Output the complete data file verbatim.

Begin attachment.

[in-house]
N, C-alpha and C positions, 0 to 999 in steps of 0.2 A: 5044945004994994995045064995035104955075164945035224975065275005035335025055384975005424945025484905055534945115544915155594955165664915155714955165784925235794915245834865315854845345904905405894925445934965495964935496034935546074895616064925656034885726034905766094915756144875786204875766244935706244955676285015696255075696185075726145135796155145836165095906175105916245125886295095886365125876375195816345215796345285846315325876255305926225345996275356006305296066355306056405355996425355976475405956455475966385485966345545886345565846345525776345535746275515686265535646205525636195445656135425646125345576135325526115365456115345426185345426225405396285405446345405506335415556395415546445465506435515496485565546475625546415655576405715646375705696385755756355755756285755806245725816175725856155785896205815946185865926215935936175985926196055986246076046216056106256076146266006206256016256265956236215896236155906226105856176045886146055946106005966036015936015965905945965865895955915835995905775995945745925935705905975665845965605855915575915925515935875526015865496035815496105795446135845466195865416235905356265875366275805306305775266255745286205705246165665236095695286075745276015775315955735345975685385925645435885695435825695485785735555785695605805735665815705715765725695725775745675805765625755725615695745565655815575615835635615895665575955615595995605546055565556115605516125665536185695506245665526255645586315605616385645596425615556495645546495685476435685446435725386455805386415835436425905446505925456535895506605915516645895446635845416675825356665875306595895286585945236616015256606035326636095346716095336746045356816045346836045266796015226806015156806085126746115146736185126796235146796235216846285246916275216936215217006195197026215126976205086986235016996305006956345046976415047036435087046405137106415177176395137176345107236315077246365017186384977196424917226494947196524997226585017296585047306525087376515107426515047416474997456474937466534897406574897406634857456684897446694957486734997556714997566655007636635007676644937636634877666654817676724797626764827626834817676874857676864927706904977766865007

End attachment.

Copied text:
[in-house]
N, C-alpha and C positions, 0 to 999 in steps of 0.2 A: 5044945004994994995045064995035104955075164945035224975065275005035335025055384975005424945025484905055534945115544915155594955165664915155714955165784925235794915245834865315854845345904905405894925445934965495964935496034935546074895616064925656034885726034905766094915756144875786204875766244935706244955676285015696255075696185075726145135796155145836165095906175105916245125886295095886365125876375195816345215796345285846315325876255305926225345996275356006305296066355306056405355996425355976475405956455475966385485966345545886345565846345525776345535746275515686265535646205525636195445656135425646125345576135325526115365456115345426185345426225405396285405446345405506335415556395415546445465506435515496485565546475625546415655576405715646375705696385755756355755756285755806245725816175725856155785896205815946185865926215935936175985926196055986246076046216056106256076146266006206256016256265956236215896236155906226105856176045886146055946106005966036015936015965905945965865895955915835995905775995945745925935705905975665845965605855915575915925515935875526015865496035815496105795446135845466195865416235905356265875366275805306305775266255745286205705246165665236095695286075745276015775315955735345975685385925645435885695435825695485785735555785695605805735665815705715765725695725775745675805765625755725615695745565655815575615835635615895665575955615595995605546055565556115605516125665536185695506245665526255645586315605616385645596425615556495645546495685476435685446435725386455805386415835436425905446505925456535895506605915516645895446635845416675825356665875306595895286585945236616015256606035326636095346716095336746045356816045346836045266796015226806015156806085126746115146736185126796235146796235216846285246916275216936215217006195197026215126976205086986235016996305006956345046976415047036435087046405137106415177176395137176345107236315077246365017186384977196424917226494947196524997226585017296585047306525087376515107426515047416474997456474937466534897406574897406634857456684897446694957486734997556714997566655007636635007676644937636634877666654817676724797626764827626834817676874857676864927706904977766865007